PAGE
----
Tofu is vegan and reasonably priced, but is it healthy for you? Given that we highlighted soy’s outstanding nutritional advantages in our main soy piece, the answer is obviously yes.
It’s definitely a great option for anybody trying to consume more protein. While the specific nutrition will differ depending on the variety of tofu, it is generally the same.
The main exception to that rule is when milk is coagulated using calcium sulphate, often known as gypsum, but that is a separate substance. In this case, the resulting tofu will also be a fantastic vegan calcium source.[v]
All forms of conventional tofu and variations thereof are vegan. This covers a variety of tofu varieties, including as hard, ordinary, silken, and many more.
Simply put, tofu is just soy that has been mineral-pressed together. These nutrients are undoubtedly vegan as well.
Tofu is a fantastic dish that is suitable for both meat eaters and vegetarians. It is low in carbohydrates, high in proteins, and rich in several vital vitamins. Additionally, it lowers blood pressure and is excellent for illness prevention.[vi]
Estrogen in tofu
Tofu includes plant estrogens, just like other soy-based meals. People believed that soy added too much estrogen to the body and caused breast cancer in women for a long time.
However, a lot of the research that sparked that worry focused on how soy affected rodents. These animals digest soy in a different way than do us.
Tofu doesn’t contain enough plant estrogens to cause breast cancer, according to human studies. And, according to some studies, tofu may reduce your risk of contracting the illness. Also:
1. Could help with hot flashes:
Following the pattern, researchers found that most Japanese women had fewer hot flashes than women from other nations.
According to studies, the estrogens in tofu (and other soy-based foods) reduce the frequency and intensity of hot flashes in women going through menopause.
cardiovascular disease. Plant estrogens can contribute to lowering your risk of developing heart disease. That’s because they make your endothelium function better. And that’s the tissue that lines underside your heart and blood vessels.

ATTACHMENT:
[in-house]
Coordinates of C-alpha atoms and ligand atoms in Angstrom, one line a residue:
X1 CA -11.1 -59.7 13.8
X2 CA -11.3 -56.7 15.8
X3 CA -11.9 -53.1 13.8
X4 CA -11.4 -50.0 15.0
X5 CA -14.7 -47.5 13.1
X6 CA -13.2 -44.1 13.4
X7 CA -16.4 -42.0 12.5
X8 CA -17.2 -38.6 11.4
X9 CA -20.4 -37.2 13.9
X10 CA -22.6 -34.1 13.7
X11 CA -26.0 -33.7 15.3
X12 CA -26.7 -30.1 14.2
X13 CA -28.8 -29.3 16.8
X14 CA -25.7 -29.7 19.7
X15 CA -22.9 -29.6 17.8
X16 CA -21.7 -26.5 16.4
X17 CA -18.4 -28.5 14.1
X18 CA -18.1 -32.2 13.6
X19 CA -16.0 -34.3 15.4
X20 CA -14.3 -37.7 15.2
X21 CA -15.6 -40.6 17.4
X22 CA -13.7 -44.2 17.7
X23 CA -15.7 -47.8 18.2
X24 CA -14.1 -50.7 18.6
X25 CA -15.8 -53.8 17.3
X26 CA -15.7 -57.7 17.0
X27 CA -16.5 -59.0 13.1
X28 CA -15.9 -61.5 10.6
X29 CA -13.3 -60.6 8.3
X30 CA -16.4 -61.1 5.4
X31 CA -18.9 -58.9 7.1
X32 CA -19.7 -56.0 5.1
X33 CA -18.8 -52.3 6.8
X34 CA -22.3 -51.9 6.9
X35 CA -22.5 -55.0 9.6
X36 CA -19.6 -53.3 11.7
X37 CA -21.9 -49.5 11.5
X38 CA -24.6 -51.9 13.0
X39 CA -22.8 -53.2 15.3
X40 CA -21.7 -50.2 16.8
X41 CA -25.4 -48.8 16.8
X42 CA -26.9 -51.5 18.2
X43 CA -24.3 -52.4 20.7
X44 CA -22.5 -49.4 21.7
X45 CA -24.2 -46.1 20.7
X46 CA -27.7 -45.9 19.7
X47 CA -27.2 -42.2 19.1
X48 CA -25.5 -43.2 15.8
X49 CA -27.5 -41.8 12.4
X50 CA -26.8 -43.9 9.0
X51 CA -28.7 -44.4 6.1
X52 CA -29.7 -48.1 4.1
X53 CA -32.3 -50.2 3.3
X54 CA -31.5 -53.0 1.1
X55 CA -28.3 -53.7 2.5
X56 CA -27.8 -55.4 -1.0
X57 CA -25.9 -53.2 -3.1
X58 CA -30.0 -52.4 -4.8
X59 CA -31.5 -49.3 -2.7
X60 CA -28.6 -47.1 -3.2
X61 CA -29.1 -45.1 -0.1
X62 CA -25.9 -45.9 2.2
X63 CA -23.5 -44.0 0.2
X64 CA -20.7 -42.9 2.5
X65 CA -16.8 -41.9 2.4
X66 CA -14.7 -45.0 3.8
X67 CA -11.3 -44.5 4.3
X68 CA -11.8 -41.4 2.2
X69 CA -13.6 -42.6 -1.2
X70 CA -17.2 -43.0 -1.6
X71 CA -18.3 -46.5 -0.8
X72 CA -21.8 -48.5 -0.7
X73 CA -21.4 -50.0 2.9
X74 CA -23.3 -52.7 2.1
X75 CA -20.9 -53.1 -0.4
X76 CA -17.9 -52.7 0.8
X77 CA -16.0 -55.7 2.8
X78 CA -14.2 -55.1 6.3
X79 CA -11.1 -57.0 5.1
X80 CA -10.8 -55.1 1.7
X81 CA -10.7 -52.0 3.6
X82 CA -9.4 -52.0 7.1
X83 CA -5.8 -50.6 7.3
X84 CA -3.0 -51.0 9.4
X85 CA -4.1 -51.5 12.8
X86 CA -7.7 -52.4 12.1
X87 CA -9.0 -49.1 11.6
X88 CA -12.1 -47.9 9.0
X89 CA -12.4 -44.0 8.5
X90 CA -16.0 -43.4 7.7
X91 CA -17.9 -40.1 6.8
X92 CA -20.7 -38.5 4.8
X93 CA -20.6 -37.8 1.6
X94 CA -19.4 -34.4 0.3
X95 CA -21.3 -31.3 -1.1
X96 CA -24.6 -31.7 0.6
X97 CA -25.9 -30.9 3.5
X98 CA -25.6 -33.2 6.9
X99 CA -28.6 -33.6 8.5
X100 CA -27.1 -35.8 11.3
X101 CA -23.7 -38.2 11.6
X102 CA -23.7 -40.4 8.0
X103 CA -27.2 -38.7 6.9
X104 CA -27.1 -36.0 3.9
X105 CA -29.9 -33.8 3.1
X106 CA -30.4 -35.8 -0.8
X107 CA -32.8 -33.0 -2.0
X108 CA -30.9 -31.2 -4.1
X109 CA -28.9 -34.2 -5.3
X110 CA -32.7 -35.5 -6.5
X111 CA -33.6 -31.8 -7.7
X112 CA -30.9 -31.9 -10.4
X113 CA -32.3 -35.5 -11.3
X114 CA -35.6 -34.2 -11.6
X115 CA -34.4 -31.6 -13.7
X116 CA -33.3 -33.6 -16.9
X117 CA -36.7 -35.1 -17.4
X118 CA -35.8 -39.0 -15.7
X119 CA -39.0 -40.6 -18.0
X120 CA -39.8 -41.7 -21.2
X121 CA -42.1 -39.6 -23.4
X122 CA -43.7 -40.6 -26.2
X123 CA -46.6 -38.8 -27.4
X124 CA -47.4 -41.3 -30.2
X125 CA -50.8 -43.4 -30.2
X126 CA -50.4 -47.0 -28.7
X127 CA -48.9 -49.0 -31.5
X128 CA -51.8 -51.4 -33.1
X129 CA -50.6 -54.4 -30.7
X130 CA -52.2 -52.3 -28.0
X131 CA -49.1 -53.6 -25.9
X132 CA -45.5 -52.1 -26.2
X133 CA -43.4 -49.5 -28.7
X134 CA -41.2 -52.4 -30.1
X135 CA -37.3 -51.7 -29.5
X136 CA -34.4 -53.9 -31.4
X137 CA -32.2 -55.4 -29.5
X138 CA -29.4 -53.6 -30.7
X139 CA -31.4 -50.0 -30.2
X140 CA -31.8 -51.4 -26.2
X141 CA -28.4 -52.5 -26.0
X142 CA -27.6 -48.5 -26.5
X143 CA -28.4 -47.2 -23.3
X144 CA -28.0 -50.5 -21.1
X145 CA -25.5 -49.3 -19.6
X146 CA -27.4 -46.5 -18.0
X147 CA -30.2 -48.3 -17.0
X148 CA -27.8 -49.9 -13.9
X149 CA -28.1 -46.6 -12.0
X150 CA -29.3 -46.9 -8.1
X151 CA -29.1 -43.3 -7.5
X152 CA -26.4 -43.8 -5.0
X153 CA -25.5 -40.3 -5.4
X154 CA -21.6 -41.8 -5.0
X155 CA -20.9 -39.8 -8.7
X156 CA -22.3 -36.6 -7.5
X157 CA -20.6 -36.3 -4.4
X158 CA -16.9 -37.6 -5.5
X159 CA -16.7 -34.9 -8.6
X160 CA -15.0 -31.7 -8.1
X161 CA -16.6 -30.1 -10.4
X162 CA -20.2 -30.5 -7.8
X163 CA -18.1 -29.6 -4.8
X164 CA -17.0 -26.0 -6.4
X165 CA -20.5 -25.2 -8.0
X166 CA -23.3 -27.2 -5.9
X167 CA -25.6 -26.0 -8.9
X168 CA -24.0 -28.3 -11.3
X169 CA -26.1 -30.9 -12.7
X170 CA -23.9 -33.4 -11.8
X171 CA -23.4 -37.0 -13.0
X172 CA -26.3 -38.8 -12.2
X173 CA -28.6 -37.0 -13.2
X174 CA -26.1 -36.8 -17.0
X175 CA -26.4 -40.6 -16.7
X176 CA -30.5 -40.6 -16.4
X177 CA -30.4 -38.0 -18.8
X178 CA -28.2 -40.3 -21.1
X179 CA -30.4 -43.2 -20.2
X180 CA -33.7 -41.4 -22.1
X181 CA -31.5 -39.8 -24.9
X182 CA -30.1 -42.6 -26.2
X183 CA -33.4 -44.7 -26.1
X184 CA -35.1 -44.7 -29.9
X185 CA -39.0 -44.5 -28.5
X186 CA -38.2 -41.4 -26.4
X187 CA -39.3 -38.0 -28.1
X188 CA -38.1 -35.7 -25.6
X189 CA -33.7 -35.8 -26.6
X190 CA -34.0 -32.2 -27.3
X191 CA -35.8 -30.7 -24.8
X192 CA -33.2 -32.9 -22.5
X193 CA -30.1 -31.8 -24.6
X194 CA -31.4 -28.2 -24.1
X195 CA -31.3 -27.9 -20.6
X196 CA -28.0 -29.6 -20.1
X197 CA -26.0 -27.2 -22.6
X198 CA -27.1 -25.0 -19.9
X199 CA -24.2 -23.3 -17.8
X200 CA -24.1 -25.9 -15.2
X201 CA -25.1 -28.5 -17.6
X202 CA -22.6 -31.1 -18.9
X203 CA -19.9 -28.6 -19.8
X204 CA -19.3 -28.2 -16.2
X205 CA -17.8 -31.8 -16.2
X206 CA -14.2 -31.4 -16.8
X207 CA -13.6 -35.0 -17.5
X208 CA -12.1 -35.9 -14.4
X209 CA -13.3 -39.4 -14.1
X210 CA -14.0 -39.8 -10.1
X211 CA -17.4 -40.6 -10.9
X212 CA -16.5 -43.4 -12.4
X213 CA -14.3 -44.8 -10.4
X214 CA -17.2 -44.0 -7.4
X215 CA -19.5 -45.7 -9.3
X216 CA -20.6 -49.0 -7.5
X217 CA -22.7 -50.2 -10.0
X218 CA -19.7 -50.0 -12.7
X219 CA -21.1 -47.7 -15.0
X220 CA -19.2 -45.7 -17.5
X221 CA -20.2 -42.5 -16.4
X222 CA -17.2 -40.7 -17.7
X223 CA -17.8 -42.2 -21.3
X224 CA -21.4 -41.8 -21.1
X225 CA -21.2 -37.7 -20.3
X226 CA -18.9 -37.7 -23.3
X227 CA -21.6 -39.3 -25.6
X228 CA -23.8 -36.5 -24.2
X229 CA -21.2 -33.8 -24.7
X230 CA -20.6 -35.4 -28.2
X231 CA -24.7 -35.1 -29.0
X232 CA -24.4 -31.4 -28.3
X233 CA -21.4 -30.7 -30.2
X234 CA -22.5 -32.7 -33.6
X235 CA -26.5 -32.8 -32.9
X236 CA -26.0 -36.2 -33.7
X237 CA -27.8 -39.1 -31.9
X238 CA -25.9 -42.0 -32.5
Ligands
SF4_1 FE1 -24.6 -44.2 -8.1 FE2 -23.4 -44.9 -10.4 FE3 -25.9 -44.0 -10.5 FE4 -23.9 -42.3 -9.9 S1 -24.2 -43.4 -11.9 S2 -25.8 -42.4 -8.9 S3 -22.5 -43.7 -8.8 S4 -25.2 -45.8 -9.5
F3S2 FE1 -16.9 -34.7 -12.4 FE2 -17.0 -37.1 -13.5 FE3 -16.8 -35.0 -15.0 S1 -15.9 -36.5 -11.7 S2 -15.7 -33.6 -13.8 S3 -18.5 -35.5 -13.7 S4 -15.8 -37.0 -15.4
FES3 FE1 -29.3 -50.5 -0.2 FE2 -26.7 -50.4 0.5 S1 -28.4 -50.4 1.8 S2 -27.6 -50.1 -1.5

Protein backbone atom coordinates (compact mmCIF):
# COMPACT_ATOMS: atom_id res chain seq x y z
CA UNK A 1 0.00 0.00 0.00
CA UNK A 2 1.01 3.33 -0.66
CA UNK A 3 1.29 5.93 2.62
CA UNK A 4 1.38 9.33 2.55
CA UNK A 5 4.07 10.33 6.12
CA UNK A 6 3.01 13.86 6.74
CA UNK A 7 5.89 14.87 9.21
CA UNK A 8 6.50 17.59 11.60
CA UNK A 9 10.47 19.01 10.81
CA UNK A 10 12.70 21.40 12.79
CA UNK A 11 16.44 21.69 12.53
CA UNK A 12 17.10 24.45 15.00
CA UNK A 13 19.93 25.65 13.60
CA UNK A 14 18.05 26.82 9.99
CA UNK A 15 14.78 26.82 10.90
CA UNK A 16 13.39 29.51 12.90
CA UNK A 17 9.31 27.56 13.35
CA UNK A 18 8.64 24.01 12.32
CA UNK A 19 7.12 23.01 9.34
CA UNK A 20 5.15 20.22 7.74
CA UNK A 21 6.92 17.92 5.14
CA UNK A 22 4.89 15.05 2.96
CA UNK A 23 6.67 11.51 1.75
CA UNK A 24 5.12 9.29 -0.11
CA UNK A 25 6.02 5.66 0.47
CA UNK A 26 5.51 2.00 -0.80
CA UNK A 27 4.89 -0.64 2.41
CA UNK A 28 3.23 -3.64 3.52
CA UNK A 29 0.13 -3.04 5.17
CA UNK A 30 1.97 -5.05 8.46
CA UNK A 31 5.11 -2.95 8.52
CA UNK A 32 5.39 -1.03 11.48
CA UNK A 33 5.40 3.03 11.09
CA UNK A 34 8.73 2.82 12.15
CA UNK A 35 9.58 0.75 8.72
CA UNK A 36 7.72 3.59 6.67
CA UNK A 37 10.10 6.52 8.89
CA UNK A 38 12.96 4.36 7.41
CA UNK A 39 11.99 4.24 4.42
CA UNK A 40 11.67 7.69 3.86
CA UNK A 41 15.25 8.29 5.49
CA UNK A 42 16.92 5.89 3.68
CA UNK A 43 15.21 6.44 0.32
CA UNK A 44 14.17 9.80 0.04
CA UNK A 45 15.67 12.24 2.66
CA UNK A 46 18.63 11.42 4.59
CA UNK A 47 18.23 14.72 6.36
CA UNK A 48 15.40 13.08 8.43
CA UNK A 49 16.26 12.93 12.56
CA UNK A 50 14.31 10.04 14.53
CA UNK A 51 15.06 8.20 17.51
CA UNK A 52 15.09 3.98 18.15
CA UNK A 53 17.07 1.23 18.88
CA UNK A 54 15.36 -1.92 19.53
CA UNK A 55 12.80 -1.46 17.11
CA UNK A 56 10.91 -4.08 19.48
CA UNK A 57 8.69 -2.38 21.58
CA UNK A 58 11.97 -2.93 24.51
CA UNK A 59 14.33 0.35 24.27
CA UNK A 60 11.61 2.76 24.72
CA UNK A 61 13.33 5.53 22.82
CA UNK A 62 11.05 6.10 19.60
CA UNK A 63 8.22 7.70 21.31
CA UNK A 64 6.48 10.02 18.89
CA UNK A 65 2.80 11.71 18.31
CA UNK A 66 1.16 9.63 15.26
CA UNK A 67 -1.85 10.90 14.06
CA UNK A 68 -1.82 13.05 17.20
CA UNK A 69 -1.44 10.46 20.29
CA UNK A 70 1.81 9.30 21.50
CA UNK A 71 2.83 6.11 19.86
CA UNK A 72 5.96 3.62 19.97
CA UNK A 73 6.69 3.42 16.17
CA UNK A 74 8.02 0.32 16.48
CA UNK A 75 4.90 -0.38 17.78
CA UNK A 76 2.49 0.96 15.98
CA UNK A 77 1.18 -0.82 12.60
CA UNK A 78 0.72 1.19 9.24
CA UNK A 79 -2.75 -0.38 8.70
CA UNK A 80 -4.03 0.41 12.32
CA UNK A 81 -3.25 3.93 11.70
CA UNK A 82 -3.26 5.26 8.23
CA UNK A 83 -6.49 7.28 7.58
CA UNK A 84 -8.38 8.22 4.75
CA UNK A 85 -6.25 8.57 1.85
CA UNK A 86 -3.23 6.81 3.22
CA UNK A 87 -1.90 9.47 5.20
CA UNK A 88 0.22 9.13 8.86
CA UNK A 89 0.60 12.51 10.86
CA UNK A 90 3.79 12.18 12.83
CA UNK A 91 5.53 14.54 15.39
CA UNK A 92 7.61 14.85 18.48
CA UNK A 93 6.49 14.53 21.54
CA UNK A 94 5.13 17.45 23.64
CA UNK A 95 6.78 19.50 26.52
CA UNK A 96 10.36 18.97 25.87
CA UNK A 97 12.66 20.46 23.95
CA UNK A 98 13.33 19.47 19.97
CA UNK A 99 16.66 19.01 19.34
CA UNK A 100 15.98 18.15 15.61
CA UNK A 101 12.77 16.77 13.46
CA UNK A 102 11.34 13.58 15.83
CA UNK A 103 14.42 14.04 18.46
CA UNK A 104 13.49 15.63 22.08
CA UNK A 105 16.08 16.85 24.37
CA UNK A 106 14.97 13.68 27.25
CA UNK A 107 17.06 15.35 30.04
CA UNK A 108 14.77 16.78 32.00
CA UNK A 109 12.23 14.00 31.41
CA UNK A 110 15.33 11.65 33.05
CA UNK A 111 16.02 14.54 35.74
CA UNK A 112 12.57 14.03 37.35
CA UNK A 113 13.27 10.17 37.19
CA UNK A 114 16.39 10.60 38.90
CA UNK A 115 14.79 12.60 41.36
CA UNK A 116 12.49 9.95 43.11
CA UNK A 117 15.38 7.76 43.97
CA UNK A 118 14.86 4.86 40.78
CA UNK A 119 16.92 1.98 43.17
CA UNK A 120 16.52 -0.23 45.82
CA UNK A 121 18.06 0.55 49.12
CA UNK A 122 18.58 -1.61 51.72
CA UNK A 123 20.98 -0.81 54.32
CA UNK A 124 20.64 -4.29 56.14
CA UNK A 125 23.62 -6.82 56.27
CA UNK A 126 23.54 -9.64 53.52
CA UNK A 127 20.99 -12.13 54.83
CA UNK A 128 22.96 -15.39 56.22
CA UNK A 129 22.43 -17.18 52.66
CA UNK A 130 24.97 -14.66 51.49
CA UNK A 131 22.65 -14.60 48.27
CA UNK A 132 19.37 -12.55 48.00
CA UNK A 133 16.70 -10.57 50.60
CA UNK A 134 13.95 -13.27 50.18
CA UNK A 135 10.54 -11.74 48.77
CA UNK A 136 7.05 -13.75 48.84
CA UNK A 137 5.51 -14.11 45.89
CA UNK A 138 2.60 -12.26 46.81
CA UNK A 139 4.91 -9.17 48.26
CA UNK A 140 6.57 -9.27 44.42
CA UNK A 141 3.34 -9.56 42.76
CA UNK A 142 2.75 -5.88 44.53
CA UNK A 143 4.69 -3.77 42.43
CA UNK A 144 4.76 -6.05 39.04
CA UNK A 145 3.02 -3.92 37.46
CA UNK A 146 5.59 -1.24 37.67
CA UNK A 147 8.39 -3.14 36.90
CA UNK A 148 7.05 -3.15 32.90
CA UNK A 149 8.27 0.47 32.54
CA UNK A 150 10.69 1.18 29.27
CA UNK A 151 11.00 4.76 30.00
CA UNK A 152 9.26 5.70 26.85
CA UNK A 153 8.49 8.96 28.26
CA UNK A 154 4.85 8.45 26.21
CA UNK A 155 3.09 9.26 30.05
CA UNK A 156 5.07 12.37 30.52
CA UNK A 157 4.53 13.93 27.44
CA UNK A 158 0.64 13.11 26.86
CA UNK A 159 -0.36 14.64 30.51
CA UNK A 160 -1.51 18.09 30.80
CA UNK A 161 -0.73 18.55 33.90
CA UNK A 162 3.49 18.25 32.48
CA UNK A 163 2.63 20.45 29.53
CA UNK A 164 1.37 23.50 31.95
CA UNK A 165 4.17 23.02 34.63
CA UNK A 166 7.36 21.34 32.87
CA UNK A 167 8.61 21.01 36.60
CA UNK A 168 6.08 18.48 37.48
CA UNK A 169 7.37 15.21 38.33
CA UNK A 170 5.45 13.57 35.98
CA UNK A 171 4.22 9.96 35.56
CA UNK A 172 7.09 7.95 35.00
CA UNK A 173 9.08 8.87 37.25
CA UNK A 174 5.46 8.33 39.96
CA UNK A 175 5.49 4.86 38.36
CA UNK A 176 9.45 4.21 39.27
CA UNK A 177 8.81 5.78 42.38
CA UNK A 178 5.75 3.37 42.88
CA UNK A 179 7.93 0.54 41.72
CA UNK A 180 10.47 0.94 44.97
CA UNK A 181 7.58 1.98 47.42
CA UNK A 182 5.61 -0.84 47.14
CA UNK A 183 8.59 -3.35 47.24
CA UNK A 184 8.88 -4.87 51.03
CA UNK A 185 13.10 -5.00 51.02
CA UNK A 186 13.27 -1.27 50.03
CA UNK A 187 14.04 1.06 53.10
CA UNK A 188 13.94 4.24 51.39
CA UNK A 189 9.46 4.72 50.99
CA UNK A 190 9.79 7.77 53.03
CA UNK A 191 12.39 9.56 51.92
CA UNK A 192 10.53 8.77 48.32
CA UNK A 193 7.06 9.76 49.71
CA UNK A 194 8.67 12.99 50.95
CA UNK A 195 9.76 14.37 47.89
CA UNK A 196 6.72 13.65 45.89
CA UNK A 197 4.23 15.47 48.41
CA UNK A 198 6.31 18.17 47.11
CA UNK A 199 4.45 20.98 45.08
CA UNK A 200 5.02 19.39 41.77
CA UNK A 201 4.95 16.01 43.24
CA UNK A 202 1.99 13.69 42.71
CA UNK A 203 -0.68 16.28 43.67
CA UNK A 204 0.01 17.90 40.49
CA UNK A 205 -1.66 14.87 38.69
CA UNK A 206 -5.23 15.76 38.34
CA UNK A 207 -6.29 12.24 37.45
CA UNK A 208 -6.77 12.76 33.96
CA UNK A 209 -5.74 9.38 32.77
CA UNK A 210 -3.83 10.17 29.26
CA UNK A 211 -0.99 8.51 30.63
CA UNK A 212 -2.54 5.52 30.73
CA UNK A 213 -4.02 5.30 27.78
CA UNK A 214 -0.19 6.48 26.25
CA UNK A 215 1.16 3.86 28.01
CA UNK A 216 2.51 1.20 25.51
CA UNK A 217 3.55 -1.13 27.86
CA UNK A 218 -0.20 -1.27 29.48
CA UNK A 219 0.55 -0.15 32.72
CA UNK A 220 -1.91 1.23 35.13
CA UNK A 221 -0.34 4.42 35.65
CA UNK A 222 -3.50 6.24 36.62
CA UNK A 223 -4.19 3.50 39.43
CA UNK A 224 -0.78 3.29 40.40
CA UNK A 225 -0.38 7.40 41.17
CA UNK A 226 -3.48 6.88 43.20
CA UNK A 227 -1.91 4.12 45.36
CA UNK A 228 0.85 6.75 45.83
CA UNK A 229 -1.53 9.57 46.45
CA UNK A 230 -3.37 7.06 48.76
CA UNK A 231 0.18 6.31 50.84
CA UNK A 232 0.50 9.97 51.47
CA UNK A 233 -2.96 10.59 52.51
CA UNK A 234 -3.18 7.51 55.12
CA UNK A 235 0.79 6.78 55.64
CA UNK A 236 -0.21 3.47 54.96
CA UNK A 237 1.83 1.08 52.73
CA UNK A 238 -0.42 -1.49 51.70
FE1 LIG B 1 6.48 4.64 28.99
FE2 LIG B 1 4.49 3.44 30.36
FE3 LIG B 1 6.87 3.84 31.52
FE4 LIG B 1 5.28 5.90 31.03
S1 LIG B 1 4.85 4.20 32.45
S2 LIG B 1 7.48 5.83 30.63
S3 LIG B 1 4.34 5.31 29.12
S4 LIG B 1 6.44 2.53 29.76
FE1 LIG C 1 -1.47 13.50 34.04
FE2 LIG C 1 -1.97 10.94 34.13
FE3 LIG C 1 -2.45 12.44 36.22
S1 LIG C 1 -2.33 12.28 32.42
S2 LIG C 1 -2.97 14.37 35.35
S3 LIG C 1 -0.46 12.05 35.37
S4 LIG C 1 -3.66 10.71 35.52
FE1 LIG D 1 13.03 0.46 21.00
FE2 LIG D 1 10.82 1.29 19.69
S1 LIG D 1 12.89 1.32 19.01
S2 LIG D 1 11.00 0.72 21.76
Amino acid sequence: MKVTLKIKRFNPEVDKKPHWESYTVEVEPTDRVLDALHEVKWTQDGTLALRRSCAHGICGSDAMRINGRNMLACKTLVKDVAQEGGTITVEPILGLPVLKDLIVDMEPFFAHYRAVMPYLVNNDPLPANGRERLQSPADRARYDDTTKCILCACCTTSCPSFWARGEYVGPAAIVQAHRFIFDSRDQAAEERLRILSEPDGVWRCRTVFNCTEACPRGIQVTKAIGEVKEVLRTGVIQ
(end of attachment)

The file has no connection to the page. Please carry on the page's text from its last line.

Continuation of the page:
degrees of cholesterol. According to research, consuming 10 ounces of tofu each day can reduce LDL “bad” cholesterol levels by 5%.[viii]
2. Includes antinutrients
Tofu contains numerous antinutrients, like the majority of plant-based meals. These substances reduce your body’s capacity to absorb nutrients from food and are naturally present in plant-based diets.
These two categories of antinutrients are present in tofu:
- Phytates: Minerals including calcium, zinc, and iron may not be absorbed as well by these substances.[ix]
- Trypsin Inhibitors: Trypsin, an enzyme required for the correct digestion of proteins, is blocked by these substances. Additionally, this could result in indigestion, bring on stomach pain, and hinder the absorption of several nutrients.[x]
Antinutrient concentration can be decreased through fermentation. Because of this, the vitamins and minerals present in fermented, probiotic soy foods like miso, tempeh, tamari, and natto tend to be absorbed more readily.[xi]
Isoflavones occasionally behave in a similar way to the hormone estrogen, however they have a less potent impact.
Other times, these substances behave differently from estrogen. For instance, isoflavones do not promote vaginal maturation or elevate inflammatory markers.[xii]
In a different study, soy protein-rich food consumption for 6 weeks resulted in considerably lower blood sugar and insulin levels in women with gestational diabetes than non-soy protein diet consumption.[xiii]
Tofu’s soy isoflavone content may contribute in some measure. But a 2017 study on the health benefits of soy foods for type 2 diabetes was unable to establish a direct connection with tofu in particular.[xiv]
My favorite tofu recipes:
- Jerk Tofu
- Smothered Vegan Fried Chicken
- Easy Tofu Scramble
- Curry Tofu with Cauliflower
- Sesame Tofu
- Tofu Bacon
- Pan-Fried Tofu with Cranberry Sauce